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Field Testing of Hallucinogenic Agents

 

Background

Hallucinogenic agents (principally LSD) were tested on human subjects primarily at Edgewood Arsenal. The aim of this experimentation was to determine the effects of these chemicals on the nervous systems and mental functions of individuals and to evaluate preventive and therapeutic (treatment) agents to combat these effects.

Smoke testing on Half Track

Human Experimentation

While the Medical Research Volunteer Program conducted at Edgewood Arsenal collected information on the effects of psychochemicals (hallucinogenic drugs) on individuals, there was no information on how these drugs would affect groups of people. Specifically, would they produce disorganizing and disruptive effects on military units? In order to gather the required information, personnel from Edgewood Arsenal conducted field testing of LSD at Fort Bragg (1958) and Fort Benning (1960). All personnel involved in the testing were volunteers and medical personnel closely monitored their condition.

Additional testing of LSD occurred at Fort McClellan (1959-1960) and Dugway Proving Ground (1959). The personnel tested at Fort McClellan were volunteers from the Chemical School. After exposure to LSD, these volunteers performed various military and non-military tasks. Little information relating to LSD testing at Dugway Proving Ground is available today. The test apparently involved four officers who were administered LSD and then required to teach a class.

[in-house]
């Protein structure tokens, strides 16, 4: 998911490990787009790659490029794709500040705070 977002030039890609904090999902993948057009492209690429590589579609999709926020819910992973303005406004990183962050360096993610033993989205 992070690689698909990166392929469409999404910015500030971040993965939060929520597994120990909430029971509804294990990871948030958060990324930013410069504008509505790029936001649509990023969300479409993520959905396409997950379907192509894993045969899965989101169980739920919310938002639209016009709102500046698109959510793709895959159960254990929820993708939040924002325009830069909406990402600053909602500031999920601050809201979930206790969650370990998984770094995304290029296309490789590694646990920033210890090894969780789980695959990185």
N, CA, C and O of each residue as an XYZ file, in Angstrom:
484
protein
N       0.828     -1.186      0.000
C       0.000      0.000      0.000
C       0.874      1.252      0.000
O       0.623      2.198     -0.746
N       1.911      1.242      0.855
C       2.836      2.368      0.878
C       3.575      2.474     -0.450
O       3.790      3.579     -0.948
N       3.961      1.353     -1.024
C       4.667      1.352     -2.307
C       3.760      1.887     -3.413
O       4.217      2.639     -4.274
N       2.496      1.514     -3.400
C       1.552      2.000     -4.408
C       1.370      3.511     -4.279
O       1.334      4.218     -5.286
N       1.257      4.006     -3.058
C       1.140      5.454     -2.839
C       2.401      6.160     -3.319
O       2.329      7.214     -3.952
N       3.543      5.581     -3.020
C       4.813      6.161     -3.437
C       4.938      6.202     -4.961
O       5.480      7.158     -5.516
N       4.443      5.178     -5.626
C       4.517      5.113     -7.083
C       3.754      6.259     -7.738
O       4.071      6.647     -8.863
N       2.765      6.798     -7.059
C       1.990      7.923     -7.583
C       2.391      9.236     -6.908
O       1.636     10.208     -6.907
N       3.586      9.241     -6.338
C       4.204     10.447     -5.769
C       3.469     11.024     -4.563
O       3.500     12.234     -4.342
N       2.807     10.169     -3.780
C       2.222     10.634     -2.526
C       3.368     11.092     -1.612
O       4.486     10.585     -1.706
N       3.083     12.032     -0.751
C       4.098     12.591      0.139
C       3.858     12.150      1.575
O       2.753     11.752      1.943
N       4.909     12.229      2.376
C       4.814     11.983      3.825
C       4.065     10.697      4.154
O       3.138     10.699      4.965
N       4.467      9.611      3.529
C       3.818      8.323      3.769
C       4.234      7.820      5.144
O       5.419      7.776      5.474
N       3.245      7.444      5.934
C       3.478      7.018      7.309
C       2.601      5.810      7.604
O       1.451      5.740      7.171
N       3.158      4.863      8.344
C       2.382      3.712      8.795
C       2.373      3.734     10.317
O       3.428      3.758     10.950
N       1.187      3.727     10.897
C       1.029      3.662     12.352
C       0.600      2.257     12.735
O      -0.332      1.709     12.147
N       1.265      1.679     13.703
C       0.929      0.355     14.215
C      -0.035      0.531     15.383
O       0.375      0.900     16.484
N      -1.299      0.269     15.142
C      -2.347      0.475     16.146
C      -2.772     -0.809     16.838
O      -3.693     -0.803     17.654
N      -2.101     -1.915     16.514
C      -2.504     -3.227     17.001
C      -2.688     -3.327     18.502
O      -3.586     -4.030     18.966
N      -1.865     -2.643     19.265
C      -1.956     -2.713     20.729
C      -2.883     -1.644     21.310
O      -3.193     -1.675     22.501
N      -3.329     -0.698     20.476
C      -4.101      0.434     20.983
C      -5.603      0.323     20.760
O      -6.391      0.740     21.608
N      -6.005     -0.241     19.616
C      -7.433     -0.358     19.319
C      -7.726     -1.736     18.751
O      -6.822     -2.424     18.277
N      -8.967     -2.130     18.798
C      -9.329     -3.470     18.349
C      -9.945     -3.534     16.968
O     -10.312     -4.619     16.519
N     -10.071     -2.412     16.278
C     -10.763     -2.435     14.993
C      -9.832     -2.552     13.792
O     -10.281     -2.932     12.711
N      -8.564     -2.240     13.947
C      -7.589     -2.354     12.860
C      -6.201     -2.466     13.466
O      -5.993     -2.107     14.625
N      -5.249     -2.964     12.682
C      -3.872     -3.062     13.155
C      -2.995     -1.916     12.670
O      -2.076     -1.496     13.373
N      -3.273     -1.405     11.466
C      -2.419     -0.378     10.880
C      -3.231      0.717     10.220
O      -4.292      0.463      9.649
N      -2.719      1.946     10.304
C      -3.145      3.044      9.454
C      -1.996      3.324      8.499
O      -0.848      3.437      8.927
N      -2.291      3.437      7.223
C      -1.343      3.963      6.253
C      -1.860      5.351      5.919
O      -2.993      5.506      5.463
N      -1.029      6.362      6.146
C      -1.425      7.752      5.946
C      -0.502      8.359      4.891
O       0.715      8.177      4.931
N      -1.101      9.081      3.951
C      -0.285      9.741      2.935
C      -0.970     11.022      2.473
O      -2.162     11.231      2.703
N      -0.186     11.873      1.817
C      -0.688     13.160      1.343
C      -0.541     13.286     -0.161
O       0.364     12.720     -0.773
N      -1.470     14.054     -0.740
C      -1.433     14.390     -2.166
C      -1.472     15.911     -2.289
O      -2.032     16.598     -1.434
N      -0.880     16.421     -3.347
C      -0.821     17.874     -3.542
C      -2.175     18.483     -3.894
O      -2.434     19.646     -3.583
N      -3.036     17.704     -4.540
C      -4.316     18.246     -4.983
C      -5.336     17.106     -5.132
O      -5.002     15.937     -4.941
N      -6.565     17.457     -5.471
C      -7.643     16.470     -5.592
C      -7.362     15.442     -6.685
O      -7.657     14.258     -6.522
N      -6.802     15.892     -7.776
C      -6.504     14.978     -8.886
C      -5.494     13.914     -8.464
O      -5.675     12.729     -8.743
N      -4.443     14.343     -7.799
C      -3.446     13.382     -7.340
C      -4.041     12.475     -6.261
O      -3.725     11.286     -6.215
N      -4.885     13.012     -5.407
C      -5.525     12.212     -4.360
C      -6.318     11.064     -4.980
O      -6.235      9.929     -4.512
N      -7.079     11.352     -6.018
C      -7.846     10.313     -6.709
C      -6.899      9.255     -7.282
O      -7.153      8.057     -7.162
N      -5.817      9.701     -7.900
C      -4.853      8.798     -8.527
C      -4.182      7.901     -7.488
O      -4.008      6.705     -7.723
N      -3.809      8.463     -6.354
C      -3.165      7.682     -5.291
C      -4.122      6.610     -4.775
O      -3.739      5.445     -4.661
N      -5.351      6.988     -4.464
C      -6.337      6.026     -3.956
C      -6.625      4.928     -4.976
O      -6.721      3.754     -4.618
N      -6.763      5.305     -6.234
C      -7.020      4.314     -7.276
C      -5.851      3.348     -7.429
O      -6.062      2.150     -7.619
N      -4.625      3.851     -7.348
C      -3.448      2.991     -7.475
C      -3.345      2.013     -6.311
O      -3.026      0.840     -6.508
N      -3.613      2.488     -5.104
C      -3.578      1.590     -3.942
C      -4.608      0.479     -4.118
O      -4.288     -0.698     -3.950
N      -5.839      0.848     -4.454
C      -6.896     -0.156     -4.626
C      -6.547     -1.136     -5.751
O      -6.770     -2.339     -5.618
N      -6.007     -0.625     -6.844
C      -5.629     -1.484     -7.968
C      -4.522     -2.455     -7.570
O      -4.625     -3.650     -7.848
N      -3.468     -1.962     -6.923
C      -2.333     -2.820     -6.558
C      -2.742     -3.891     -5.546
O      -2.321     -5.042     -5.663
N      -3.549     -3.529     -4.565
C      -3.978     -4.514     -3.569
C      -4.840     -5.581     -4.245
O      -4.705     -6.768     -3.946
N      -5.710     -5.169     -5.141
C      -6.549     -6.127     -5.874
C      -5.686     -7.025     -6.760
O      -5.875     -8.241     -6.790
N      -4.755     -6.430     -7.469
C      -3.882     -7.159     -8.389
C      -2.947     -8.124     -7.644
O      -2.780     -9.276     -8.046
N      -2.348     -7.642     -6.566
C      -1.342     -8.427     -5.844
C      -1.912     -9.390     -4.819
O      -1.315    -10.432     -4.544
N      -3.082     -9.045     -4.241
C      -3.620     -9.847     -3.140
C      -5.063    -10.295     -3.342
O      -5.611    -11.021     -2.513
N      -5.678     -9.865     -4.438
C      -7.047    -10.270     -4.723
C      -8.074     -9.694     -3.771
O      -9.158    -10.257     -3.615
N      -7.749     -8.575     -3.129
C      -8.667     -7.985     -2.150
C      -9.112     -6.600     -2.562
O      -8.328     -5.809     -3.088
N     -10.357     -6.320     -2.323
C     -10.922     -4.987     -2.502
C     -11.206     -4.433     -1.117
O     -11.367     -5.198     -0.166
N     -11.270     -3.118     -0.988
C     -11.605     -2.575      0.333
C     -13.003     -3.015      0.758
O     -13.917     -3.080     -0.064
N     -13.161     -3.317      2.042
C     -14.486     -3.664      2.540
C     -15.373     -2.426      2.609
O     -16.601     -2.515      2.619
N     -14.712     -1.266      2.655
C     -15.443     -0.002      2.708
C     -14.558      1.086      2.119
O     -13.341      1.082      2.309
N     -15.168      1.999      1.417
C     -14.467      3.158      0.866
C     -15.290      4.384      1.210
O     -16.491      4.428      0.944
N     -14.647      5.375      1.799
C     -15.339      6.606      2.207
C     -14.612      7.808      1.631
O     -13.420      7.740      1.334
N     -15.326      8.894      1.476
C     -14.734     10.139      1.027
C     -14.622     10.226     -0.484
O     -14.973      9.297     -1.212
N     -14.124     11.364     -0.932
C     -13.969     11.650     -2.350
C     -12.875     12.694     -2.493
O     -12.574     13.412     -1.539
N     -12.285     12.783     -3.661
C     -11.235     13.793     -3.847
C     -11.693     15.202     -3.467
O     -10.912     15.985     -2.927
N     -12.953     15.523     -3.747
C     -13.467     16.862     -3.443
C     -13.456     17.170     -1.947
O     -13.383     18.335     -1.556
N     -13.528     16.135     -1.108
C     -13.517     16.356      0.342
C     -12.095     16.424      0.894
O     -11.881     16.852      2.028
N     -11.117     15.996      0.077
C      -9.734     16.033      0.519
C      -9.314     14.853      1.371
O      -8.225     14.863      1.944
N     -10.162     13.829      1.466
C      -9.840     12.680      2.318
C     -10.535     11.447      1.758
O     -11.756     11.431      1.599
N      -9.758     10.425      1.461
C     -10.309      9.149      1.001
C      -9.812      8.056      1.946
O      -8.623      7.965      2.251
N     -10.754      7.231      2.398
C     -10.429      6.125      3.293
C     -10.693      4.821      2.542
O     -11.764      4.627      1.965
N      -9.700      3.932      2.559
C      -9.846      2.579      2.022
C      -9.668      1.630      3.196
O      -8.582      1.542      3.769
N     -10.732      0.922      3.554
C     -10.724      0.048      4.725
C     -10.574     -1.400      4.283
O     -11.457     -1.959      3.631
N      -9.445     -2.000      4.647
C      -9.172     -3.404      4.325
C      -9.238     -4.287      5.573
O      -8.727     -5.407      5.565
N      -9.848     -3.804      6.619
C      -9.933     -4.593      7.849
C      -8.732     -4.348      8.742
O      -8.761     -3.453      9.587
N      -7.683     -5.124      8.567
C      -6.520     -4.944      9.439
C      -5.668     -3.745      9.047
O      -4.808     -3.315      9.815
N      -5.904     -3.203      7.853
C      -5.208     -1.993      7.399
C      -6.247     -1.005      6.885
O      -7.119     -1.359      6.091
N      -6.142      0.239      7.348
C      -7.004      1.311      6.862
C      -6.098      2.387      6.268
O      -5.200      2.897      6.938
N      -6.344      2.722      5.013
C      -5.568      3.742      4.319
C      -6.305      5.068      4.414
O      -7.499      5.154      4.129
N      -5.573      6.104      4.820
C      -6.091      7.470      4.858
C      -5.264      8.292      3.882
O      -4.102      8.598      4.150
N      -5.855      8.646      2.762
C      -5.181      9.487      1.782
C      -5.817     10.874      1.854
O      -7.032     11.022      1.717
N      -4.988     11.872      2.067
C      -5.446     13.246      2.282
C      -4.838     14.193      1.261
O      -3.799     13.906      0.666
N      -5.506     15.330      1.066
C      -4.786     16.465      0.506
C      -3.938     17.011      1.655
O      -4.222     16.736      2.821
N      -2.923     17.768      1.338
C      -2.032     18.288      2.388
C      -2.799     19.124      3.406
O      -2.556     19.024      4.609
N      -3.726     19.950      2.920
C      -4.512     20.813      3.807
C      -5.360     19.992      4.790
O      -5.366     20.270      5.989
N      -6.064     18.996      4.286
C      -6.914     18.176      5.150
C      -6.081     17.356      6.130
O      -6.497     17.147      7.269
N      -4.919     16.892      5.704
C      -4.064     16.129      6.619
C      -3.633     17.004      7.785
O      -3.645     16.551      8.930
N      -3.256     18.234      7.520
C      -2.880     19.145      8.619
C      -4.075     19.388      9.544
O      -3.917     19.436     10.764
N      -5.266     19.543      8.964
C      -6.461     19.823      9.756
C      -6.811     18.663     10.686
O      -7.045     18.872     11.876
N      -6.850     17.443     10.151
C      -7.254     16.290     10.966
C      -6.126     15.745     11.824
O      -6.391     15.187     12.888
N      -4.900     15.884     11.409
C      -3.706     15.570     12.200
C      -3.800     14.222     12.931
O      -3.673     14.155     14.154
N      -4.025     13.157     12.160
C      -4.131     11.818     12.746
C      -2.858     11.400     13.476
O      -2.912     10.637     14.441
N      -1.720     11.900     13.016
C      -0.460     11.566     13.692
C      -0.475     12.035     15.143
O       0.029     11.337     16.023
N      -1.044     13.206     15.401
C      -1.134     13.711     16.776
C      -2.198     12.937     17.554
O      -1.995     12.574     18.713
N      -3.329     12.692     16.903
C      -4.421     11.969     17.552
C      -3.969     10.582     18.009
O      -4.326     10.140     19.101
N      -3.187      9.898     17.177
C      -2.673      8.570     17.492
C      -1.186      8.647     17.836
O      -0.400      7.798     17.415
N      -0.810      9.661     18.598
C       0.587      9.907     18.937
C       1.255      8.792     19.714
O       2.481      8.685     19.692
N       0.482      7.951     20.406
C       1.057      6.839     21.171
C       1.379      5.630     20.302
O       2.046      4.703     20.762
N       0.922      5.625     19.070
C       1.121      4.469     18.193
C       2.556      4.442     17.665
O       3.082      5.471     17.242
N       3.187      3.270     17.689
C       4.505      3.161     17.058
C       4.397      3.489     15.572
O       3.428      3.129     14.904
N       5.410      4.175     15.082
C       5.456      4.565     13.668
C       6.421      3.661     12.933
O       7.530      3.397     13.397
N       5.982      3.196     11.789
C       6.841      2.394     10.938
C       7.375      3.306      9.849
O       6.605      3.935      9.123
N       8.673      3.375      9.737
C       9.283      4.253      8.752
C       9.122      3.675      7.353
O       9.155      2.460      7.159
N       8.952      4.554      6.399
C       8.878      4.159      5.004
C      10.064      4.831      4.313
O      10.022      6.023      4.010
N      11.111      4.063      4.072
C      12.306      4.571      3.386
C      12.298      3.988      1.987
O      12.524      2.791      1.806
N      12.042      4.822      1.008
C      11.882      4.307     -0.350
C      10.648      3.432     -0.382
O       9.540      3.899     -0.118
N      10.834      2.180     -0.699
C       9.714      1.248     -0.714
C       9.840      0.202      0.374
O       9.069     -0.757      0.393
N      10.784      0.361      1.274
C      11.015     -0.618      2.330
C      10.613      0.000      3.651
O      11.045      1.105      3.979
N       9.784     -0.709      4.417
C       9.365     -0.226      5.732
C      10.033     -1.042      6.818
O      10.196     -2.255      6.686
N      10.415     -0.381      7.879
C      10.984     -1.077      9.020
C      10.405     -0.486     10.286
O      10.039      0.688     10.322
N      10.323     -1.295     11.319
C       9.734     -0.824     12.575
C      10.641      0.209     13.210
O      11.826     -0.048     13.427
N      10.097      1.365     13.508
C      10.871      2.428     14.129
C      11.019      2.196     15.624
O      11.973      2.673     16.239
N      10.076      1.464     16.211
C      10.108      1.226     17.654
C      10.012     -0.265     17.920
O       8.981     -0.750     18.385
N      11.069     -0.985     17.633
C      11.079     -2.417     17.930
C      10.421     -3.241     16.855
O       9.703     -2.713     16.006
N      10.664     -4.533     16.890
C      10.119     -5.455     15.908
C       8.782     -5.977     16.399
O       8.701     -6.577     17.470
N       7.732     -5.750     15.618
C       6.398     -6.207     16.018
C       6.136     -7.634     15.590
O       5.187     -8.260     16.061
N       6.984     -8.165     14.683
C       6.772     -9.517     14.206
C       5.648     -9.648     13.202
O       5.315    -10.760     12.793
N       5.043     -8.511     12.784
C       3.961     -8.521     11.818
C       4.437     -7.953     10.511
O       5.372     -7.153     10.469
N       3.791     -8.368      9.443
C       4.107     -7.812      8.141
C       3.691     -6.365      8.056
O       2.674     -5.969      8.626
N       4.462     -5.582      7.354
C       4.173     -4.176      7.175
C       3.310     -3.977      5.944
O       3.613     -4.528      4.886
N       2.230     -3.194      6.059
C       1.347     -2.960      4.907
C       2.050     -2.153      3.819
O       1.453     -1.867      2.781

A multi-phase field test (Project Dork) involving the dissemination of the hallucinogen BZ was conducted at Dugway Proving Ground in 1964. The purposes of Project Dork were to test the effective dosage of BZ when disseminated in the open and to collect treatment information on BZ-induced delirium.

Summary

During the period September 1958 to November 1964, a series of field tests involving the use of LSD and in one instance the use of agent BZ on human volunteers, were conducted at various military installations. Approximately 309 individuals were involved in LSD testing and 10 in BZ testing. Not all these individuals were administered hallucinogenic agents. Some were controls and given a placebo.

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